3 ways Trump can slap tariffs on China and Mexico

11/14/16 CNN Money 

pesoPresident-elect Donald Trump has threatened to slap big tariffs on China and Mexico to help bring jobs back to America.

At first glance, it may seem hard to do without backing from Congress. But actually, Trump doesn’t even need Congress to approve it.

True, the Constitution gives Congress the right to impose tariffs on other nations. However, several complicated laws have been passed in the last 100 years that delegate that power from Congress to the president.

Trump has several options — each open to interpretation — but here are three key ways he can go after China and Mexico.

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California sees surge in Chinese illegally crossing border from Mexico

06/07/2016 Los Angeles Times

border3The number of Chinese immigrants illegally crossing the Mexican border into California has skyrocketed in recent years, the result of a lucrative smuggling industry, mass migration from China and a diversifying pool of migrants settling in the United States.

Between October and May, the first eight months of the fiscal year, Border Patrol agents in the San Diego sector apprehended an estimated 663 Chinese nationals, compared with 48 in the entire previous fiscal year and eight in the year before that, according to data provided by U.S. Customs and Border Protection.

Before then, “we just weren’t getting [Chinese nationals],” said Wendi Lee, a spokeswoman for the Border Patrol.

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Immigration Shift Shows India, China Outpacing Mexico

8/29/15 ABC News

mexico-chinaSiddharth Jaganath wanted to return to India after earning his master’s degree at Texas’ Southern Methodist University. Instead, he built a new life in the U.S. over a decade, becoming a manager at a communications technology company and starting a family in the Dallas suburb of Plano. “You start growing your roots and eventually end up staying here,” the 37-year-old said.

His path is an increasingly common one: Immigrants from China and India, many with student or work visas, have overtaken Mexicans as the largest groups coming into the U.S., according to U.S. Census Bureau research released in May. The shift has been building for more than a decade and experts say it’s bringing more highly skilled immigrants here. And some Republican presidential candidates have proposed a heavier focus on employment-based migration, which could accelerate traditionally slow changes to the country’s ever-evolving face of immigration.

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Chinese Steel Imports Cause Industry Rift in Mexico

7/9/15 Wall Street Journal

via Flickr - Dave Parker
via Flickr – Dave Parker

The Mexican government’s recent decision to impose anti-dumping duties on some key steel imports from China has sparked a rift between the country’s steel and automotive industries, reigniting a debate over whether Mexico should adopt a more protectionist stance over trade policy.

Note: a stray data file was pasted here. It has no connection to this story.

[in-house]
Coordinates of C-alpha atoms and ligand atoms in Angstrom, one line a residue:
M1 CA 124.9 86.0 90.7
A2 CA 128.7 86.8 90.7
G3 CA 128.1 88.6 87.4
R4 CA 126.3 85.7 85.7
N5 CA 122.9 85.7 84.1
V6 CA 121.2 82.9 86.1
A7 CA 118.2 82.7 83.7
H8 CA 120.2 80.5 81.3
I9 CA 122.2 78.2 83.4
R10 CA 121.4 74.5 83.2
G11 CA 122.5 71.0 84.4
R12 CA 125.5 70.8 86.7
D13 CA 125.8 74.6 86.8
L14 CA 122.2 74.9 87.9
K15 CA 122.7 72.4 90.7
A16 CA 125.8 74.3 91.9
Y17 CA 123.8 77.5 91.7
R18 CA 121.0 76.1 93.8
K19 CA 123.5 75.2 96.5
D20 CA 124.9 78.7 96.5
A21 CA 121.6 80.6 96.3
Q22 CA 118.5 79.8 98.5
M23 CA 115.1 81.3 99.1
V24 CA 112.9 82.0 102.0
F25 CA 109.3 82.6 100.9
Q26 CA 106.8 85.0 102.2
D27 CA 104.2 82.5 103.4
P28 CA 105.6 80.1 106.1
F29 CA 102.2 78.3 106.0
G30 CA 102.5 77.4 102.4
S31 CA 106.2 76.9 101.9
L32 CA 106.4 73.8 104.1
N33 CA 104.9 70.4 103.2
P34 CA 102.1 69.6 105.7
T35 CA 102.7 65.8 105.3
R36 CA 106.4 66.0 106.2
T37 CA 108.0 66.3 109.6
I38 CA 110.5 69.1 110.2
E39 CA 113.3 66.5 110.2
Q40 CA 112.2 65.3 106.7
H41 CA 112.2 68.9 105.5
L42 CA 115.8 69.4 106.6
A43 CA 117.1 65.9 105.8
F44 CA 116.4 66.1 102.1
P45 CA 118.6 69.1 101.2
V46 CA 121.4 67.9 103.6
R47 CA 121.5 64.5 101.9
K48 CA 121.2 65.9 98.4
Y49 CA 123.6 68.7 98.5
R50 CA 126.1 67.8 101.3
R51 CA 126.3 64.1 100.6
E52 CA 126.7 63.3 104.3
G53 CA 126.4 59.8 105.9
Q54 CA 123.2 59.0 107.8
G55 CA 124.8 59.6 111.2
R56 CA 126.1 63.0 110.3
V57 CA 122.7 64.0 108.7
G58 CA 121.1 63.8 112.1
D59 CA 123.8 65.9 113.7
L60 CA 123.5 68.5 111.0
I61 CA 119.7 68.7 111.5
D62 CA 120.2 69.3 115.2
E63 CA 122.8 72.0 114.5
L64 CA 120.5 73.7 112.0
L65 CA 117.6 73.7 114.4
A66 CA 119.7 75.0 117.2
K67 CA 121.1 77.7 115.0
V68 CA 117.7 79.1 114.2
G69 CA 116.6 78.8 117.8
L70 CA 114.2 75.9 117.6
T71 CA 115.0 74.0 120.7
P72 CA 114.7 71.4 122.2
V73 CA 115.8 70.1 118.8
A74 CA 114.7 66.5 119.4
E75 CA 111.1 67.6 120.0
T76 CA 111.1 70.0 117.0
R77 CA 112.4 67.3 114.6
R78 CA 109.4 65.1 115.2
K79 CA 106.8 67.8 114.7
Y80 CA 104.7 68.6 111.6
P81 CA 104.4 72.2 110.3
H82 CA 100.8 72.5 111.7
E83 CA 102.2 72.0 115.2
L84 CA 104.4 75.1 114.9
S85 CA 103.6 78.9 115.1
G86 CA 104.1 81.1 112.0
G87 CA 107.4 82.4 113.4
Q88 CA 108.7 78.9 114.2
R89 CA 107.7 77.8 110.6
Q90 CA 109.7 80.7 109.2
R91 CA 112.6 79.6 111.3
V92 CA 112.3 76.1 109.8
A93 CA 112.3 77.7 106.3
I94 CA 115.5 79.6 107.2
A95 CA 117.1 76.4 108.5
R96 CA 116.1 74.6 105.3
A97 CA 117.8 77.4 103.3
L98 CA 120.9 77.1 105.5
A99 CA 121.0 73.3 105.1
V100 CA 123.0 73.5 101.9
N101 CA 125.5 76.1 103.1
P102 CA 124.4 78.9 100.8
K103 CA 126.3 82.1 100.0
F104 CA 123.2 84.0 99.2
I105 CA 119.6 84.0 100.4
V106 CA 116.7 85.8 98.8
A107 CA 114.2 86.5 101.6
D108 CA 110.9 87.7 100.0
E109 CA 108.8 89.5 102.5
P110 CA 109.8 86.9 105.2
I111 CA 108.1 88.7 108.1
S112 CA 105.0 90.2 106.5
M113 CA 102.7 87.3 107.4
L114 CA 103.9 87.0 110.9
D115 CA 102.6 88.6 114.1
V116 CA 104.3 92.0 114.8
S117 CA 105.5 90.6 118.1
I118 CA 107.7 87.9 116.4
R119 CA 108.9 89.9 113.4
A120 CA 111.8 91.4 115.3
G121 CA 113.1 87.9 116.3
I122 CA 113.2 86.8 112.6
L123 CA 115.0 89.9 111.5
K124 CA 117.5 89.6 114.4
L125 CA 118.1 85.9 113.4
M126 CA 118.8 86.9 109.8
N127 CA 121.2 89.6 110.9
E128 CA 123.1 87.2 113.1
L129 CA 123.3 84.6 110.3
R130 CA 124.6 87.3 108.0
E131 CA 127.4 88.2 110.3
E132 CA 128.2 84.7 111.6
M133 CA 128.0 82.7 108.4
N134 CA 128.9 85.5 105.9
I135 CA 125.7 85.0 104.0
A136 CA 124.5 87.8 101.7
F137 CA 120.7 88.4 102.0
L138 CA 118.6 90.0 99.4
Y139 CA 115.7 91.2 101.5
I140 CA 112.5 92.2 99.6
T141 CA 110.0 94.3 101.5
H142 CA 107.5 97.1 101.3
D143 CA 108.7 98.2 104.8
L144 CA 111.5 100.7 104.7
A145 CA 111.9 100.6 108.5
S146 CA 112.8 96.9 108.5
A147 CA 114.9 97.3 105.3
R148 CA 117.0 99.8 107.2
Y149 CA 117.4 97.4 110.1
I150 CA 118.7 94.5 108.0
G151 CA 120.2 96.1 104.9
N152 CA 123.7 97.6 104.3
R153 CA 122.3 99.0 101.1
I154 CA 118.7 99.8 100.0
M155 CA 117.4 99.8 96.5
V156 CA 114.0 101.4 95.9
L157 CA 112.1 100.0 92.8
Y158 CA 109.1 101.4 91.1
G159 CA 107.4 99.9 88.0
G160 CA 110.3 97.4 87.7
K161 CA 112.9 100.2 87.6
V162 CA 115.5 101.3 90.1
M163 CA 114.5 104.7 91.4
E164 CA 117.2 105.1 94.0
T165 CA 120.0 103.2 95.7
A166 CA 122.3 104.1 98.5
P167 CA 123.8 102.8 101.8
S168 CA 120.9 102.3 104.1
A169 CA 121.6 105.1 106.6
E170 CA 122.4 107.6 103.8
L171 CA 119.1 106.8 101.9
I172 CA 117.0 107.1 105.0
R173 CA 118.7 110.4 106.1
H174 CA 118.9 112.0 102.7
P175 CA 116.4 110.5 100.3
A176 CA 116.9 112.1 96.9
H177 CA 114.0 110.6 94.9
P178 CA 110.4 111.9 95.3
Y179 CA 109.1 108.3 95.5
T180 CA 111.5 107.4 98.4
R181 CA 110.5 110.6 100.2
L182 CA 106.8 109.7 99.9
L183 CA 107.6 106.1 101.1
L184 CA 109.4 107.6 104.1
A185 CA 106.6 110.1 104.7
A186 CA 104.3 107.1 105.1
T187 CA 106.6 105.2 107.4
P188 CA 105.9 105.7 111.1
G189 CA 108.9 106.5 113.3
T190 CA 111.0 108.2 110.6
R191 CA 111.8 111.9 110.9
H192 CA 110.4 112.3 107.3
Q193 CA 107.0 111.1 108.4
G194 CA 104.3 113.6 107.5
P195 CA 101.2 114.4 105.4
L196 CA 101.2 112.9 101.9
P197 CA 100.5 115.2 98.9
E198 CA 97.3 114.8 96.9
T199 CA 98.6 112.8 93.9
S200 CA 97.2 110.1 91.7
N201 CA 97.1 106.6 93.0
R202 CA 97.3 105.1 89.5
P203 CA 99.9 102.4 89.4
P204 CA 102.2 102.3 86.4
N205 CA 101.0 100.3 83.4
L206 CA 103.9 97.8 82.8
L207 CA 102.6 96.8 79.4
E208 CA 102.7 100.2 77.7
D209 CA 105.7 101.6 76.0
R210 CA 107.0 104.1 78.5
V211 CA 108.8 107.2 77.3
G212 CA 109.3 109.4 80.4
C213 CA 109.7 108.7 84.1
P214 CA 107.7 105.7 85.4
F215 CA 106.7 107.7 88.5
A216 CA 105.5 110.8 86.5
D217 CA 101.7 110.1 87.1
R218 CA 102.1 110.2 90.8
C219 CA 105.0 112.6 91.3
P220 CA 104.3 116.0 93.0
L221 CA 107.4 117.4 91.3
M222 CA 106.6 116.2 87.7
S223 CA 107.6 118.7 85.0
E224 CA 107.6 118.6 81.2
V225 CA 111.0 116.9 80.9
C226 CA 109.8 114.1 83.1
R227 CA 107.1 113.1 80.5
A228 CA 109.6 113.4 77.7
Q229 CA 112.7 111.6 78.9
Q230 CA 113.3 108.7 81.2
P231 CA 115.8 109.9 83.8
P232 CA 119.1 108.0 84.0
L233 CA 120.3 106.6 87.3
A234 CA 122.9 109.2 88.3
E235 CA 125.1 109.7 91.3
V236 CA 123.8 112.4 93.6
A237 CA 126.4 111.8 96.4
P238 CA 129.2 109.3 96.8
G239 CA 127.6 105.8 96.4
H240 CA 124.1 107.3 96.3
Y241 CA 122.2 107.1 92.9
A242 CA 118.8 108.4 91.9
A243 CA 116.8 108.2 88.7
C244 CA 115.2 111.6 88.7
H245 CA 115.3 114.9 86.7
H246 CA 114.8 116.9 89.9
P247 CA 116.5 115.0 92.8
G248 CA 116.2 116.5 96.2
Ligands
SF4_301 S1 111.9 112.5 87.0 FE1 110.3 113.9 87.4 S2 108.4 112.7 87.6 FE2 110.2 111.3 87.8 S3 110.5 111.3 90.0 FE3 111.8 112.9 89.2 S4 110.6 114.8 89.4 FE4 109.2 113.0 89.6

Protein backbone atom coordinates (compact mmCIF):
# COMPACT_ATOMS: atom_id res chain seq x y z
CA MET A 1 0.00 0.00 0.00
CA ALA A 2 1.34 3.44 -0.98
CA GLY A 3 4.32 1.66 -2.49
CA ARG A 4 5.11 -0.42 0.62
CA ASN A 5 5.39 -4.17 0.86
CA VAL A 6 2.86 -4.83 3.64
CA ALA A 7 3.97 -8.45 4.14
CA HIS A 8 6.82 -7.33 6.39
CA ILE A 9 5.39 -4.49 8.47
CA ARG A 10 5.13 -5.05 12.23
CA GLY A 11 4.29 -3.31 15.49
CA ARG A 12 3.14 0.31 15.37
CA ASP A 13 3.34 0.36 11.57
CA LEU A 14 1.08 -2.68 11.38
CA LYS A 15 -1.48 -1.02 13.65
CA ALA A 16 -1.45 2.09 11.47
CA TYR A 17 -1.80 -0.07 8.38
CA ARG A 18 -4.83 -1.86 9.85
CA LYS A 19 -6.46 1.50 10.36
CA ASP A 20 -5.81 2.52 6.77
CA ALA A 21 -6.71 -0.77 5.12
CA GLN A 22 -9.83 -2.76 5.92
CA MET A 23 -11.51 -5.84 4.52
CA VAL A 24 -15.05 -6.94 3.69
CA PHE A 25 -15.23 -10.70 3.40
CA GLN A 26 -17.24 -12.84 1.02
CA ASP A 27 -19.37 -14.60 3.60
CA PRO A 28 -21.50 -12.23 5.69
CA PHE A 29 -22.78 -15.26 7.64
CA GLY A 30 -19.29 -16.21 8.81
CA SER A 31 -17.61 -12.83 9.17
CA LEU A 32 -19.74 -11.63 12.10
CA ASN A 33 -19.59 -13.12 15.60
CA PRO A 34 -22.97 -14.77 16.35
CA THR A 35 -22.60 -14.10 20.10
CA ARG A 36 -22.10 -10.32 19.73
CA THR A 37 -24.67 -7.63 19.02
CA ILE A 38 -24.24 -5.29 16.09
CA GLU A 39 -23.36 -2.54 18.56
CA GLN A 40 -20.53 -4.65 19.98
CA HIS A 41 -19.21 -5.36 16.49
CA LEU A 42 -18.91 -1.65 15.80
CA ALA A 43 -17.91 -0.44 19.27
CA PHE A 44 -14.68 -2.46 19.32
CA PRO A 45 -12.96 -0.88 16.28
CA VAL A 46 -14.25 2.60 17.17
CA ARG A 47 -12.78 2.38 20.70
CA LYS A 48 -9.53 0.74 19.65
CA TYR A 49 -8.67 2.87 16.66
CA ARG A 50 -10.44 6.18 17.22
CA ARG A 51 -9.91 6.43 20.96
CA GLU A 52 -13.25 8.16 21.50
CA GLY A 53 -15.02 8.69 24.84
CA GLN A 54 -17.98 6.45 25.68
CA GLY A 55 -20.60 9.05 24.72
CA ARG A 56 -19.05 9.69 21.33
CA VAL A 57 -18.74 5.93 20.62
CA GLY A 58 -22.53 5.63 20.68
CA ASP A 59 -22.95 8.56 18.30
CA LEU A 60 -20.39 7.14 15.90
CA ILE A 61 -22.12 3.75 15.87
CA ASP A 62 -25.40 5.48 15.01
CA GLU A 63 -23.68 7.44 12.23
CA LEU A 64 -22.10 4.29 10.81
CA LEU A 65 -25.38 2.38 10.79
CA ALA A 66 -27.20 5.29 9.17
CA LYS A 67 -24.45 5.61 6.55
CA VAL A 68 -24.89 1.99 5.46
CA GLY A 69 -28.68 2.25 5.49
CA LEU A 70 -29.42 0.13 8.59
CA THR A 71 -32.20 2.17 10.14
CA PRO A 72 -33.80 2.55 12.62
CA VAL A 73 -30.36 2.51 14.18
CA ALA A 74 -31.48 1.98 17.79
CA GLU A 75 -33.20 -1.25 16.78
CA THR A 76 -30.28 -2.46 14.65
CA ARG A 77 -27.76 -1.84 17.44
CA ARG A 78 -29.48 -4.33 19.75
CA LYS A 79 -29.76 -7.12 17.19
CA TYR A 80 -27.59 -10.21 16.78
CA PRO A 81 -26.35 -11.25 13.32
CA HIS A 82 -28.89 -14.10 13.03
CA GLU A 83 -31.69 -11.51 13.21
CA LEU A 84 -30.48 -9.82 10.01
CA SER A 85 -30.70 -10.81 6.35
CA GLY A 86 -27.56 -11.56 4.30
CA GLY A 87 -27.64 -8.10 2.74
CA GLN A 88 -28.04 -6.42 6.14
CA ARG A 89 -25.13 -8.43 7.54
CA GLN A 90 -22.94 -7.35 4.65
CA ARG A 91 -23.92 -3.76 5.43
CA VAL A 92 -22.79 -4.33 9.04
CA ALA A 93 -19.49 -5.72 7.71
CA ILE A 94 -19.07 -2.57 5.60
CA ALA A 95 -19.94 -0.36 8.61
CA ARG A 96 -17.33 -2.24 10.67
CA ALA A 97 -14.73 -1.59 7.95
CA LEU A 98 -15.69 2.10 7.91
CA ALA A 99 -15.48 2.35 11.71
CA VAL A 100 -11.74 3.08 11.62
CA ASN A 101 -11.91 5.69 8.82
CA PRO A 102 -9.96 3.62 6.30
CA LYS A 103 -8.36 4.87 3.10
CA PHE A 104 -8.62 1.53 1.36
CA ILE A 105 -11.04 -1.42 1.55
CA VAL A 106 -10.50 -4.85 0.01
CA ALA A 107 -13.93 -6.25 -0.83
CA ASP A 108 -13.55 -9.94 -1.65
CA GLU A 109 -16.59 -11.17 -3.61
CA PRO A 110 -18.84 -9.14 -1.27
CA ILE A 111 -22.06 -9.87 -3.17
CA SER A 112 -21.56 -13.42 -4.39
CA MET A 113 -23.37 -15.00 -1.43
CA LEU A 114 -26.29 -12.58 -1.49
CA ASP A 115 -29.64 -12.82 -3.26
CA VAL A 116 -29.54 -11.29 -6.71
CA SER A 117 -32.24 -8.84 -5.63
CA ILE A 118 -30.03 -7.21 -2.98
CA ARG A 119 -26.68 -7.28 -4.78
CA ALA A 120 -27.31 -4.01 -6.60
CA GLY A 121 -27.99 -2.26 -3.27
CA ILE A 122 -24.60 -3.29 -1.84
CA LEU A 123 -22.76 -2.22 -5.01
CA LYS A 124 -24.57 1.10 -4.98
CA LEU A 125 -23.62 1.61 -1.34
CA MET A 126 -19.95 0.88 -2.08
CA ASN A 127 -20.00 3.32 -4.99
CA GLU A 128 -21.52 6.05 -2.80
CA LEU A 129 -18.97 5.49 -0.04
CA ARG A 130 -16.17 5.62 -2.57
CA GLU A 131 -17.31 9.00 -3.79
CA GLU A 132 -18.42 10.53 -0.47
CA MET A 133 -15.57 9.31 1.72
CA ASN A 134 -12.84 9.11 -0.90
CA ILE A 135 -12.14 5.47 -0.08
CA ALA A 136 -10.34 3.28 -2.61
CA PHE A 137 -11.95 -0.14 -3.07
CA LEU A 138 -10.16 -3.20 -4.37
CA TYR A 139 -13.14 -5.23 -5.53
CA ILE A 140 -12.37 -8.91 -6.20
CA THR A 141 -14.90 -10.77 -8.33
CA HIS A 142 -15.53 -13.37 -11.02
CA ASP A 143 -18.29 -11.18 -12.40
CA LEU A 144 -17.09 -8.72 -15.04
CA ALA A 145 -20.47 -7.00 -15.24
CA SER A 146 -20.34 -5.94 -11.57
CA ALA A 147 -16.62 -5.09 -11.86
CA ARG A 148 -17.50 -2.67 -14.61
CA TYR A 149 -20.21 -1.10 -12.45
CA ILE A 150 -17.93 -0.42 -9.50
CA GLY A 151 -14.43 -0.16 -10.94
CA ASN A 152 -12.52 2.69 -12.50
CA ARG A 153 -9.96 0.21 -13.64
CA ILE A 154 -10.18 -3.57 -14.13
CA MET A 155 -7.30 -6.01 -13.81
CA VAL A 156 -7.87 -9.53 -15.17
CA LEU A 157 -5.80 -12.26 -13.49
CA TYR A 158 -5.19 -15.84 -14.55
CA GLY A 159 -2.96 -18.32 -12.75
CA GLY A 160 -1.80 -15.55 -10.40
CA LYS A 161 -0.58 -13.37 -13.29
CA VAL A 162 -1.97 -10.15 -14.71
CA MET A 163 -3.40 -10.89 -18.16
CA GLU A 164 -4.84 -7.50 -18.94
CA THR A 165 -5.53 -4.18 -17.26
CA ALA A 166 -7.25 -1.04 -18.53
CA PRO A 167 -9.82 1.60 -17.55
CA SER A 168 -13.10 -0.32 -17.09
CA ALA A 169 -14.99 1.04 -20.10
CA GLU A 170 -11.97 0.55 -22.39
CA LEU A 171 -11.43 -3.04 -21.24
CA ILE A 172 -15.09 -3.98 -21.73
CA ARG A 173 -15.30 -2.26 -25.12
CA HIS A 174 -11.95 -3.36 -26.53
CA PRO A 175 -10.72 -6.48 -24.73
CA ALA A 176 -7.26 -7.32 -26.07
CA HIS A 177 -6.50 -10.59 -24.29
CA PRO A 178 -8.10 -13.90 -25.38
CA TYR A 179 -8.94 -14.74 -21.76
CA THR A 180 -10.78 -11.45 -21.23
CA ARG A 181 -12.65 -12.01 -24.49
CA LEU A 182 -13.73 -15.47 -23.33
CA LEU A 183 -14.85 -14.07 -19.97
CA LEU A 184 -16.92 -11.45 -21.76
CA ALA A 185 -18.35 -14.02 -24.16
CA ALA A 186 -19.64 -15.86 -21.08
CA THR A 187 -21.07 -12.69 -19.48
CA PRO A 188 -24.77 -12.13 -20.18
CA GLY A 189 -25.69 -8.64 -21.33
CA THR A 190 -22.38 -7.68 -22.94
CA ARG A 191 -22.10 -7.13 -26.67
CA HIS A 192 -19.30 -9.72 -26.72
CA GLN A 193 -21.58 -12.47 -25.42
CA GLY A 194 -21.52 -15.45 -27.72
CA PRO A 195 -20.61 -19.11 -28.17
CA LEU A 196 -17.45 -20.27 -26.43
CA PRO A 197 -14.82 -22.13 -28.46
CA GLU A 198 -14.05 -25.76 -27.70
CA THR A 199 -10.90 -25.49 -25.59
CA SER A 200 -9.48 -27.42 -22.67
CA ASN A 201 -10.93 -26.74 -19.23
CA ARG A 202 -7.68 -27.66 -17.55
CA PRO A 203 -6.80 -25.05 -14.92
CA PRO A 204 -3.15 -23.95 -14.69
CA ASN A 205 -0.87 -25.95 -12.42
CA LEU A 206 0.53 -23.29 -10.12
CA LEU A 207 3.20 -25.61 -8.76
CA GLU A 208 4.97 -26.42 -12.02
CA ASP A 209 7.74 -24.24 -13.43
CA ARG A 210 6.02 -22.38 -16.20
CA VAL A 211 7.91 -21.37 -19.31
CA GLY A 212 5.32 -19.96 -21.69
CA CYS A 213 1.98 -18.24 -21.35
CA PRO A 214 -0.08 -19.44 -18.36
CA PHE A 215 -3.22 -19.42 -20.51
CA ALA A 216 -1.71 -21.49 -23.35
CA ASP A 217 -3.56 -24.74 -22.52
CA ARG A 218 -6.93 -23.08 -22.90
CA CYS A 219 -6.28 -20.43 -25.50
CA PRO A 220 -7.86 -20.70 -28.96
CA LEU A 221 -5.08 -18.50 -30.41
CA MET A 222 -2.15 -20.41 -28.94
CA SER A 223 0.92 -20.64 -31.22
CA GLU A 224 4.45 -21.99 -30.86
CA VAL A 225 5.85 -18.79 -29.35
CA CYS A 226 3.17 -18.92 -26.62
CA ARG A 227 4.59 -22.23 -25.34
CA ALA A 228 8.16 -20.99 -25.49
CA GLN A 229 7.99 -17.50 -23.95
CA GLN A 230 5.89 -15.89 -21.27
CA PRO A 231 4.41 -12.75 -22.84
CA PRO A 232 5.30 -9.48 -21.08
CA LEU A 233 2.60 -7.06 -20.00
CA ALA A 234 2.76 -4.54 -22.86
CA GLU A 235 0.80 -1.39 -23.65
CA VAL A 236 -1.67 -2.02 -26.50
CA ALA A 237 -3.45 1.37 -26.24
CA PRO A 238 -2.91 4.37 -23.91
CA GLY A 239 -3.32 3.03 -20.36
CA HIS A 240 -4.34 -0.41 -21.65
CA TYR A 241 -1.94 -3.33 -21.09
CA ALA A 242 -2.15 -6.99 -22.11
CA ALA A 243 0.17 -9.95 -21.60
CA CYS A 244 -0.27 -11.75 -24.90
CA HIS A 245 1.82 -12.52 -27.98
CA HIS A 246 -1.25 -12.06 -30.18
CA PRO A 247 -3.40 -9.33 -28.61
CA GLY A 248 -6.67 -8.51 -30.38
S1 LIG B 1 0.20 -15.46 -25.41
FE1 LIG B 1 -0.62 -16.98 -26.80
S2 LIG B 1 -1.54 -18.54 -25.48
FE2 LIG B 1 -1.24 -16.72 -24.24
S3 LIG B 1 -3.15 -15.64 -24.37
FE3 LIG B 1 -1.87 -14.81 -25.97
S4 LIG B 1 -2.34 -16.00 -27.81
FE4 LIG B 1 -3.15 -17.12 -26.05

On Thursday, the government announced several additional measures to support domestic steelmakers, including strengthening customs controls to block the entrance of illegal steel. But authorities stopped short of meeting local industry demands for a 15% blanket tariff on all steel imports from China. Mexico doesn’t apply import tariffs on steel.

As a result of the global steel glut caused by falling demand and excess output by China, Mexican steel producers have announced thousands of layoffs and have been lobbying in recent weeks for the imposition of tariffs.

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Mexico unveils new measures to protect struggling steel industry

7/8/15 Financial Express

technicians making repairs - industry job trainingMexico unveiled news measures to protect its struggling steel industry on Wednesday as slack global demand, oversupply from China and cheap imports from Russia have hammered steelmakers in Latin America’s second largest economy.

The measures come a month after Mexico imposed provisional import duties on hot-rolled steel from Germany, China and France amid an anti dumping investigation.

Later in June, the government announced import duties on cold-rolled steel sheet from China.

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China Rail Builder Seeks Compensation Over Canceled Mexico Bullet-Train Project

By Carlos Tejada, 2/3/2015

Train Tracks by HeraldicosBEIJING—A Chinese rail-construction company is seeking compensation from Mexican officials stemming from a halted $3.7 billion Mexican high-speed-rail project.

In a statement Tuesday to the Shanghai stock exchange, China Railway Construction Corp. said it was still in negotiations with “the Mexican side and will update if there is important progress.” It didn’t offer further details, but said the postponement won’t have a major effect on its operations.

In November, CRCC warned it would resort to legal means to protect its interests after the contract was revoked.

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China’s CRCC Likely to Win in New Bidding for Mexico Train Project

By Gabriel Stargardter, 1/14/2015

755225_e72ed744d1_m(Reuters) – China Railway Construction Corp (CRCC) looks poised to clinch a contract to build a $3.75 billion Mexican high-speed train system even after its original winning bid was revoked when it became engulfed in a political scandal, say sources with knowledge of the bidding.

Mexico will on Wednesday reveal the fresh bid terms for the tainted train project linking Mexico City with the wealthy, industrial city of Queretaro, which was meant to be one of Mexican President Enrique Pena Nieto’s flagship infrastructure investments.

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